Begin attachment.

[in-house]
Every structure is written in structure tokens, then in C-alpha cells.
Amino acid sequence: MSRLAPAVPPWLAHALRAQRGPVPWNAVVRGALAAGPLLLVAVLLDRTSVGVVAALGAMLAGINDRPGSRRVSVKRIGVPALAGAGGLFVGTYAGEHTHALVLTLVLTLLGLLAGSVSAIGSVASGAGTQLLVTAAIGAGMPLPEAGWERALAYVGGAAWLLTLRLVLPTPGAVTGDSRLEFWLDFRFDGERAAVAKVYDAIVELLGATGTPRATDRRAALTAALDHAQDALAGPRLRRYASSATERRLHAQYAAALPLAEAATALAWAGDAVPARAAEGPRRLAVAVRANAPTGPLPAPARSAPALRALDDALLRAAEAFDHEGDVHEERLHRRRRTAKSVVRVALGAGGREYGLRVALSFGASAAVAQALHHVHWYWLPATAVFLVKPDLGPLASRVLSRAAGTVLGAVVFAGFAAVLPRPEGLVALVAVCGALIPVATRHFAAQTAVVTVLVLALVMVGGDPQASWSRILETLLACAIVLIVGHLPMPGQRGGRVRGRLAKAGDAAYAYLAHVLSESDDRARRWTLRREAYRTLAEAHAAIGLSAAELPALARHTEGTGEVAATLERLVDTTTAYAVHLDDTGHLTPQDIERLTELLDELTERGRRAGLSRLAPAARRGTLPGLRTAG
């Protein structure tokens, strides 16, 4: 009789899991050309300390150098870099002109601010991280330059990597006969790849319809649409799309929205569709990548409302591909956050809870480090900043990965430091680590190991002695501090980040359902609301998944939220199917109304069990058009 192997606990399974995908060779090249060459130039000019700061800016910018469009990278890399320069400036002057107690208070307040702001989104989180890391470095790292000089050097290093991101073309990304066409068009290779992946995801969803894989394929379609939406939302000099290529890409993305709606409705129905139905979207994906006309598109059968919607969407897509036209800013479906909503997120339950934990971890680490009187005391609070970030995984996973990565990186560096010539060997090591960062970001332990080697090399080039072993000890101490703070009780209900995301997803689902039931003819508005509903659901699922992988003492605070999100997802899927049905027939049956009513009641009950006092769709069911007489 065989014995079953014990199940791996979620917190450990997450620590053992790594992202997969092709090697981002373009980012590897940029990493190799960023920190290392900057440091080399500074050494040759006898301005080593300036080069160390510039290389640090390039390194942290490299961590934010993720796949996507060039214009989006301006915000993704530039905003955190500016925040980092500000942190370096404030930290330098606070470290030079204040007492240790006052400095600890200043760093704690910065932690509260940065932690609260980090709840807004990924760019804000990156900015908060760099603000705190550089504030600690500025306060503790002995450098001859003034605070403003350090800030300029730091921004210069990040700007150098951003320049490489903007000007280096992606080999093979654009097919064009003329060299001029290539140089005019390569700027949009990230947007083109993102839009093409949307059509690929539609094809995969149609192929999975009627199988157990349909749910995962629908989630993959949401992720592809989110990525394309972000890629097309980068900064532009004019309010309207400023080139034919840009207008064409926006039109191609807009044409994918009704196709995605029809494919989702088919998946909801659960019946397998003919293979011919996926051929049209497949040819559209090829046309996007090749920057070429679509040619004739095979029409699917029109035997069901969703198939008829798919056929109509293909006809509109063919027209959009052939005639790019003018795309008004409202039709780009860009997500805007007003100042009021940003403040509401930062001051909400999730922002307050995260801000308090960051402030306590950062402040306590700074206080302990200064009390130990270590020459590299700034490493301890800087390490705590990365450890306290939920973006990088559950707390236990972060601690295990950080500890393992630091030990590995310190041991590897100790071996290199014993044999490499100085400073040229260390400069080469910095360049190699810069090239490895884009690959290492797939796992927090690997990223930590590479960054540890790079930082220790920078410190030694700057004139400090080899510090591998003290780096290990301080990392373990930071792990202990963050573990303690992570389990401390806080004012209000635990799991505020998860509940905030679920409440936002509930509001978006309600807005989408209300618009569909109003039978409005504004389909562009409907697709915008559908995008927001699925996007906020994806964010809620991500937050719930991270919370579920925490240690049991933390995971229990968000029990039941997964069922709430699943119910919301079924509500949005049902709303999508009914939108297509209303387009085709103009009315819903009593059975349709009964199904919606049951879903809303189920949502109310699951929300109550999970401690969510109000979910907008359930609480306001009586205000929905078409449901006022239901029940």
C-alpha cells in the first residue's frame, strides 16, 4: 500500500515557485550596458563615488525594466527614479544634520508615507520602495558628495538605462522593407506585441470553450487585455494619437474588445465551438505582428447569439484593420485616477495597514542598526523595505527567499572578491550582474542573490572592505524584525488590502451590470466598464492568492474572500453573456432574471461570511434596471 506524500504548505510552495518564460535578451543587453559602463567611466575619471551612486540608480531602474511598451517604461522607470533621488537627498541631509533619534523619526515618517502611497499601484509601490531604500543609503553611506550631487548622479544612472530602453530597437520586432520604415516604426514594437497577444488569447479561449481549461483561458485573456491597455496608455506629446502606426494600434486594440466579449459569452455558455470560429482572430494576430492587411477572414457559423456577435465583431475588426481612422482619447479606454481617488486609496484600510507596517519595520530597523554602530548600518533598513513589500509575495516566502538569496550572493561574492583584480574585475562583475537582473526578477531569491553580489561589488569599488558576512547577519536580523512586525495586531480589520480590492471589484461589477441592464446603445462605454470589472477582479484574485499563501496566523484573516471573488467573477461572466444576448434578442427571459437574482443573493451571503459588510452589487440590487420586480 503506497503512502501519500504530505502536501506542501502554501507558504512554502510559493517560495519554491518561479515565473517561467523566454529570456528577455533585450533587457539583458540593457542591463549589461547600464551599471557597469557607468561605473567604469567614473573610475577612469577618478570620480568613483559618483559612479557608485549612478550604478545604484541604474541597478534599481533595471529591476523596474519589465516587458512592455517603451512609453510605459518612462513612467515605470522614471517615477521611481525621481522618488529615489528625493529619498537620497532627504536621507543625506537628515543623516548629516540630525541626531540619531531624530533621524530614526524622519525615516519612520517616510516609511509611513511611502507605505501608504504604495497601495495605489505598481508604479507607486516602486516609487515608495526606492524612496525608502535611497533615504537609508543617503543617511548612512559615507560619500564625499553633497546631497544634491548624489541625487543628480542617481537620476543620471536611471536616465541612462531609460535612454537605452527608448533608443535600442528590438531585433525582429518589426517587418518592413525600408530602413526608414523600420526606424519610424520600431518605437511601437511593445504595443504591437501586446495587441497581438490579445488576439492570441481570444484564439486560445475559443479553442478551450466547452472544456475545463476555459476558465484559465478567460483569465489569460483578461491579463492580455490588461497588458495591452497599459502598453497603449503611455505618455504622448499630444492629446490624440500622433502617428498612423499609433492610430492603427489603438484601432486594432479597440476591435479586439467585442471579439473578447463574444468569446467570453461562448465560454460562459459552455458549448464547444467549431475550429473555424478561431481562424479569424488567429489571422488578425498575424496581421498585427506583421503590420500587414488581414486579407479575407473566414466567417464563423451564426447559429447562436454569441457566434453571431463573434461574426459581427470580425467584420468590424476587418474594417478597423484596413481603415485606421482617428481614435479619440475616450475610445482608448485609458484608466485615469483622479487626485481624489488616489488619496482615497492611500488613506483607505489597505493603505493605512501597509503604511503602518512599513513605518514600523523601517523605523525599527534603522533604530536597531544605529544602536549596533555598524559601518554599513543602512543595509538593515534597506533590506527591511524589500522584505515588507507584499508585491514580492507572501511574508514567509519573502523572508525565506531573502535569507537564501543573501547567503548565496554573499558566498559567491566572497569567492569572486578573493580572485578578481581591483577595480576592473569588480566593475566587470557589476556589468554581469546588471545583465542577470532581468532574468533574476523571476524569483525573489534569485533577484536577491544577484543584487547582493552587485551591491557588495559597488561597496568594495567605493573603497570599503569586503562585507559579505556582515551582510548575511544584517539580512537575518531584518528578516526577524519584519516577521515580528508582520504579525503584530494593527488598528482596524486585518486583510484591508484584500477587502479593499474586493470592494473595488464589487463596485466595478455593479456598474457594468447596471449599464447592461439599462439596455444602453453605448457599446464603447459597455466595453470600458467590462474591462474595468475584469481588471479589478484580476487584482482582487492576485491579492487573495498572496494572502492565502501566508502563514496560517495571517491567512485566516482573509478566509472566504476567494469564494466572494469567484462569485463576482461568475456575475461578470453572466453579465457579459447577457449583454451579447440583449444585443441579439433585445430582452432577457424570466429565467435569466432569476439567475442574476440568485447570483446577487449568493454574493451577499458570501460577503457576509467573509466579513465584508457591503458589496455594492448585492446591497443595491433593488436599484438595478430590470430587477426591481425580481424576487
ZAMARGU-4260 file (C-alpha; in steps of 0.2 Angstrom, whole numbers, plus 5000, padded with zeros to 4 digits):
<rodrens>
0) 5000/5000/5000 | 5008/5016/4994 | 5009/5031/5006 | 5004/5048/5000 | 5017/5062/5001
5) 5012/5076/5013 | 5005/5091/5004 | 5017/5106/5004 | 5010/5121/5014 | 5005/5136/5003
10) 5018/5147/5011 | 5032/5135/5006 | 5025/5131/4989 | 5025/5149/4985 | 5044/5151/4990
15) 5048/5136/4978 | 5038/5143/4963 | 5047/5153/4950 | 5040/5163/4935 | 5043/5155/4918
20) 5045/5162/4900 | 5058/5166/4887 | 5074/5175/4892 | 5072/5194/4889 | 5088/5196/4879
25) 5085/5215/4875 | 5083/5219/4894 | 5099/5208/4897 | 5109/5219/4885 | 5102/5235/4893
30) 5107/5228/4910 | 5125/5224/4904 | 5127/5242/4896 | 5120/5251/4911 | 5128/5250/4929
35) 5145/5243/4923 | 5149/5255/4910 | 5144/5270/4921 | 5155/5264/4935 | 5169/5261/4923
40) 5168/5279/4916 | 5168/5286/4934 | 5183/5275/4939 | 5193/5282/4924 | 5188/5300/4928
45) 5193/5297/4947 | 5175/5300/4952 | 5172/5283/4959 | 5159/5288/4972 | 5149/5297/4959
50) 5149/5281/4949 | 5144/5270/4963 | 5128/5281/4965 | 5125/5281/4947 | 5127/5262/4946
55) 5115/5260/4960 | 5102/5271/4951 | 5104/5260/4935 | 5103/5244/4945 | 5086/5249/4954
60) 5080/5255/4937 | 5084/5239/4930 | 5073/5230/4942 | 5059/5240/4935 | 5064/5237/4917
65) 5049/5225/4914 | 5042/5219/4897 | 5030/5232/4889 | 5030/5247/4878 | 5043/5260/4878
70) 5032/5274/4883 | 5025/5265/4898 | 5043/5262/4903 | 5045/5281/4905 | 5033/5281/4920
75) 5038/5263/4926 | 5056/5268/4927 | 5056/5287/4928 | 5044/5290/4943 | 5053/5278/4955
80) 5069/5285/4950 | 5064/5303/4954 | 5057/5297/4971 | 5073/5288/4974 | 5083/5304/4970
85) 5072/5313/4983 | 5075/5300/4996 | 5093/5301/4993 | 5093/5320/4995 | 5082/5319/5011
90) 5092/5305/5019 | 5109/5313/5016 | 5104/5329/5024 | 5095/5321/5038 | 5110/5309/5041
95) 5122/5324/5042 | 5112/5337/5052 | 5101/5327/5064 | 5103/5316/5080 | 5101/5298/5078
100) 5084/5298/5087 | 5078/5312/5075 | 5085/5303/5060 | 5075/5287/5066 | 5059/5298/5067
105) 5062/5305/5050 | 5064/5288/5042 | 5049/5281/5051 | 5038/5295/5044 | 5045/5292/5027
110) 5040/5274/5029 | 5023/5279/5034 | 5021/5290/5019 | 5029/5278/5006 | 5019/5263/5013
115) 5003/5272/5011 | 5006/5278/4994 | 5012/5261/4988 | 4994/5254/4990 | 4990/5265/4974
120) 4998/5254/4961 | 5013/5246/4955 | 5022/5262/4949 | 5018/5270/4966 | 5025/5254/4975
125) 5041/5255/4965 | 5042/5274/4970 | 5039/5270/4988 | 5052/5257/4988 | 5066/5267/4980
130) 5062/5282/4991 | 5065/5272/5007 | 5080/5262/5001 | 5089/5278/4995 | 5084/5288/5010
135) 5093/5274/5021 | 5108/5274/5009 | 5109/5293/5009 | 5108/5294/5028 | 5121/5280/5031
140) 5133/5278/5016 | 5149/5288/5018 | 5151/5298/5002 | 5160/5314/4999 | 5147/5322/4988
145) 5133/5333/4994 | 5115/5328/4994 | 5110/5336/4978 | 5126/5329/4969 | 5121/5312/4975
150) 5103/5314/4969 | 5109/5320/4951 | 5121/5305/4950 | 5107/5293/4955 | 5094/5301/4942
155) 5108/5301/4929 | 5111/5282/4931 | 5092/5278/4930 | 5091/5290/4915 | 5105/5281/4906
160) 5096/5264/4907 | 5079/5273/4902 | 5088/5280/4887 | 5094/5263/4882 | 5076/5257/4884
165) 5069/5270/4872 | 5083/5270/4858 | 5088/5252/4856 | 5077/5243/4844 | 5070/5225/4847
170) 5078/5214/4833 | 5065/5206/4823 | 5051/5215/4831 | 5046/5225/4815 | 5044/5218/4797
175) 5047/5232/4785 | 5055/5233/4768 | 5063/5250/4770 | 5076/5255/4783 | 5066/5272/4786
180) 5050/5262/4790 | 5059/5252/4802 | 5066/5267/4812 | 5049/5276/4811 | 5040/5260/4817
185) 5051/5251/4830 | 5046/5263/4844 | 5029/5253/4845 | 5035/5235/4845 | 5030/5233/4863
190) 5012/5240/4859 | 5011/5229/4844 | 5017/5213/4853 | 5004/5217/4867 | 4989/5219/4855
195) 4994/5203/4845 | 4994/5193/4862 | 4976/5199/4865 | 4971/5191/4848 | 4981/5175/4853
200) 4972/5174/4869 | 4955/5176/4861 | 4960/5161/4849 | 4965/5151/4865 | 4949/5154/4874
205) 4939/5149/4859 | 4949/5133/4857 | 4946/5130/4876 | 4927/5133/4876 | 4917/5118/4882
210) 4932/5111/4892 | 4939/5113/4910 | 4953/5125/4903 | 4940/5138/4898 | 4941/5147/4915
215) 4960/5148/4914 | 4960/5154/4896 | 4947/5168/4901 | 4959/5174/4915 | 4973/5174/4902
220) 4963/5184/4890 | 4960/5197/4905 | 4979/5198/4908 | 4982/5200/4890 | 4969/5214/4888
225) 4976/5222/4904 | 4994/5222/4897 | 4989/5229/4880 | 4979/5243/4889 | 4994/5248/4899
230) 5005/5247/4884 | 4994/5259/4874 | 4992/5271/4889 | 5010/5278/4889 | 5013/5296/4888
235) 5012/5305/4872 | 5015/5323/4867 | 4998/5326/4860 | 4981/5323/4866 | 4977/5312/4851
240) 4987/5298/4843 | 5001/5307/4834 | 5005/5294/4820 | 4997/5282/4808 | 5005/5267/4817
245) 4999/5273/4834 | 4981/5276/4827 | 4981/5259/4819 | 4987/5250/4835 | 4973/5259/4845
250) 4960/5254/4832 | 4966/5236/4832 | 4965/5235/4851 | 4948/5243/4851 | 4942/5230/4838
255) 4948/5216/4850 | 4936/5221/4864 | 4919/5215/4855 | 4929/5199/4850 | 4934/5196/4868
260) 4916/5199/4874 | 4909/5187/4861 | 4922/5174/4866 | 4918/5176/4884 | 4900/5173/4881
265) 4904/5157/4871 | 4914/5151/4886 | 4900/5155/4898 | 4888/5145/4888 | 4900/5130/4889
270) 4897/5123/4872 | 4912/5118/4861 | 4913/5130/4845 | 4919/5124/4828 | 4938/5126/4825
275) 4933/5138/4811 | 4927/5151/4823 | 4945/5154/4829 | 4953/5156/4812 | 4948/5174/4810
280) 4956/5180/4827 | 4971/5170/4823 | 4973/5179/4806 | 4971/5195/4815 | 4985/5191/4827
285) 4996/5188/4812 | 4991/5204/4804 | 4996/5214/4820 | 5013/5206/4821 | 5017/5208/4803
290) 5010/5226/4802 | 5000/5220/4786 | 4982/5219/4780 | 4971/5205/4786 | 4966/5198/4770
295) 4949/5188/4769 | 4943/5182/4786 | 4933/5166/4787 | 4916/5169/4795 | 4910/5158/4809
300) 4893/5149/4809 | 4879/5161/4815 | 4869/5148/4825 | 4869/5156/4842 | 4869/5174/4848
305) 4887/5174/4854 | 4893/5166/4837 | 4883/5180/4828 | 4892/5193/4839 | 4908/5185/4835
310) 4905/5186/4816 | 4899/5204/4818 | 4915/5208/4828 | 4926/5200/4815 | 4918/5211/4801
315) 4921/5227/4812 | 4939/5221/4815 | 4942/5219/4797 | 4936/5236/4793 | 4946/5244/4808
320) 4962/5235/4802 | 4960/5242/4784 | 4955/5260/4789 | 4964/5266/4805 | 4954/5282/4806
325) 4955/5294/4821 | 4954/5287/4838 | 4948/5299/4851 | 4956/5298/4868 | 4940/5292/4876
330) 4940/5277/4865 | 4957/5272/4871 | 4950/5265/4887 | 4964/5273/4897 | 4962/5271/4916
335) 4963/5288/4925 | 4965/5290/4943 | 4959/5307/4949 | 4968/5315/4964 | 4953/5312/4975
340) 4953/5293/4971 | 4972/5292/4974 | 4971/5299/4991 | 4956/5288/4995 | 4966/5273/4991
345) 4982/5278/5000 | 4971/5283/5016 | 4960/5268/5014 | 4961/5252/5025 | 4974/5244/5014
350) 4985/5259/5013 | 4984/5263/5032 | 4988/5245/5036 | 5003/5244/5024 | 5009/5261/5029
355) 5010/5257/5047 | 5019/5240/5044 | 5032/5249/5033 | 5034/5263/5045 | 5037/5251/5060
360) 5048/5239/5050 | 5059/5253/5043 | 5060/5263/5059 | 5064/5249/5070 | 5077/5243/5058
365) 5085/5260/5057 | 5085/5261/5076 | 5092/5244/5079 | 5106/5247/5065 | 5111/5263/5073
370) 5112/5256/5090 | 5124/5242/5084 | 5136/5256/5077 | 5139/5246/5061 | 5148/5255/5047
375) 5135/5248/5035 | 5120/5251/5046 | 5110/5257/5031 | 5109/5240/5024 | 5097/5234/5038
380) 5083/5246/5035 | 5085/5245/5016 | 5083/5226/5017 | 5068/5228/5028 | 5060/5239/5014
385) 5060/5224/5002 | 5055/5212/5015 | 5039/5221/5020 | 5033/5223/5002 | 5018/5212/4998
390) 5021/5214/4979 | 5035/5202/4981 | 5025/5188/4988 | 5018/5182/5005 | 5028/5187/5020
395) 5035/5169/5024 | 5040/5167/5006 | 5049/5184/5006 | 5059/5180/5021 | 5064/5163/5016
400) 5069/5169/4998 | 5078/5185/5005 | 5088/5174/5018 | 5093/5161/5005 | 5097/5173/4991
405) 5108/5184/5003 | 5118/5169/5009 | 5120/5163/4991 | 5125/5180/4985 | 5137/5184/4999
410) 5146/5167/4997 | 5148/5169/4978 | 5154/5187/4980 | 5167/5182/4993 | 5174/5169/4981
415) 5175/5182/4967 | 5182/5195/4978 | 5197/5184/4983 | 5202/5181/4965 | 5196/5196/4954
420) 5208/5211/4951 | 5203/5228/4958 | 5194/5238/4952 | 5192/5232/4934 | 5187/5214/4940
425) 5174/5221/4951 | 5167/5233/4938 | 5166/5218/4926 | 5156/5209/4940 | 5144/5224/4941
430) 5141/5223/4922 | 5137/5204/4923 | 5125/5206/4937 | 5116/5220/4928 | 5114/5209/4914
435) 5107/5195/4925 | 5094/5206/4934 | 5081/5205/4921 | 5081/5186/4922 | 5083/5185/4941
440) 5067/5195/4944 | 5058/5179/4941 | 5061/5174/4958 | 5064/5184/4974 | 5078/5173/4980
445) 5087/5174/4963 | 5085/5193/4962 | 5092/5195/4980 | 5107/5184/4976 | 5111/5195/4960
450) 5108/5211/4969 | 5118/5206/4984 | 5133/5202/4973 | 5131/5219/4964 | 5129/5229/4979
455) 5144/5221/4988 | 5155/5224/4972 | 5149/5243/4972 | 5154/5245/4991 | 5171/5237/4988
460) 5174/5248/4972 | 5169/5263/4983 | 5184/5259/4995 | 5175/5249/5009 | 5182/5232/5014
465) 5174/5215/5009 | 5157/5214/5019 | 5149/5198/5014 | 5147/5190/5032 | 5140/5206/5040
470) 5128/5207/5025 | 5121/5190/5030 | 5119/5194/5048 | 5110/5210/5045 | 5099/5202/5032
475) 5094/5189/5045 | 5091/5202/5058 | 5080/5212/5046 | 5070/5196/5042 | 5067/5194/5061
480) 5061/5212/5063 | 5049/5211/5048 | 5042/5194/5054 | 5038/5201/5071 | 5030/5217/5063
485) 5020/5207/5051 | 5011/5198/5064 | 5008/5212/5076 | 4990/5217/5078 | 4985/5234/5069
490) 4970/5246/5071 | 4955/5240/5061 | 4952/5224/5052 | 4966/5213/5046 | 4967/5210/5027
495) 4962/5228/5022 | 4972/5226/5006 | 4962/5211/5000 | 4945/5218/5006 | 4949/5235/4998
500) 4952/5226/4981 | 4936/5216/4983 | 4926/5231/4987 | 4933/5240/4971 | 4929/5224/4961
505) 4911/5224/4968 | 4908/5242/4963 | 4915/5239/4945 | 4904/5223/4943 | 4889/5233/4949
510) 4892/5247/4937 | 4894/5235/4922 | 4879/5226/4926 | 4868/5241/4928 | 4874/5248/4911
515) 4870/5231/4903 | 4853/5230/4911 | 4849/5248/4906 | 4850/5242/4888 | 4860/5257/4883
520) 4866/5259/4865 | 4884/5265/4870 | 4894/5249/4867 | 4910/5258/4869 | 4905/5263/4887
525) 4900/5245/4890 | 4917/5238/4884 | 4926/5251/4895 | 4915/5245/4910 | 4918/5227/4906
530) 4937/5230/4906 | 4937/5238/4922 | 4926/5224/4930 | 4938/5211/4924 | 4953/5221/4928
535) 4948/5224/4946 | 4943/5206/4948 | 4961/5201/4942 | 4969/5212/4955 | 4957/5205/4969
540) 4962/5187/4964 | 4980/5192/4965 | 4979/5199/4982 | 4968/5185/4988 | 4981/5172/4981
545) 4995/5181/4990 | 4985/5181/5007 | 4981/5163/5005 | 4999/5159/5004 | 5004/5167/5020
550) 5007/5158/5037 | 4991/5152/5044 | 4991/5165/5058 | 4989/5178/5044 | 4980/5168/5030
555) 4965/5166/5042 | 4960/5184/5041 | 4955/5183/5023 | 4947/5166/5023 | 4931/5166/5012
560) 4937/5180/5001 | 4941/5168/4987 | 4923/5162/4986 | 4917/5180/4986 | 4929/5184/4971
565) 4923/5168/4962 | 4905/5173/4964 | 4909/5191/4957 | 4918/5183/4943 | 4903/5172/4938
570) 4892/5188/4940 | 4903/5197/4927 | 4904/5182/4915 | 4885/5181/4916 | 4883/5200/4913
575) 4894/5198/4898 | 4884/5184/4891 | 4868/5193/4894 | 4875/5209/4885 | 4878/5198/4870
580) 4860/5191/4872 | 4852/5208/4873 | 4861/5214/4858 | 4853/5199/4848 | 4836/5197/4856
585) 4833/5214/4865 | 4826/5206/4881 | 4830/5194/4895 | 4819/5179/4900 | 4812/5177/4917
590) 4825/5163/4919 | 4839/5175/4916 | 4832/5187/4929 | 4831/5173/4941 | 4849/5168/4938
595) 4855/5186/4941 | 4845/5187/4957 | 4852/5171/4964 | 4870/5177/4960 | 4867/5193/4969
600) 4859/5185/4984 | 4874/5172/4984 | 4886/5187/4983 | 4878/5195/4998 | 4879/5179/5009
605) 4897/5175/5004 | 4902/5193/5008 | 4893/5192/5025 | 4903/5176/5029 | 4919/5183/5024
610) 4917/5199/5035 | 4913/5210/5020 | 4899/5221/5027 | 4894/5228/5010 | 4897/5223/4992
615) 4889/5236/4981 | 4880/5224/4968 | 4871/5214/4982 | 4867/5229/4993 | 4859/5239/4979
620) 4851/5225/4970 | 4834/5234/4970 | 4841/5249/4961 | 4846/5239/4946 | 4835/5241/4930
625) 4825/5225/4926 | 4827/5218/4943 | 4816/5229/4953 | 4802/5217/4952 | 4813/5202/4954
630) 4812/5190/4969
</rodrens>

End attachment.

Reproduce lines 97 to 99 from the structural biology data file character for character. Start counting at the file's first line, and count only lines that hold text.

445) 5087/5174/4963 | 5085/5193/4962 | 5092/5195/4980 | 5107/5184/4976 | 5111/5195/4960
450) 5108/5211/4969 | 5118/5206/4984 | 5133/5202/4973 | 5131/5219/4964 | 5129/5229/4979
455) 5144/5221/4988 | 5155/5224/4972 | 5149/5243/4972 | 5154/5245/4991 | 5171/5237/4988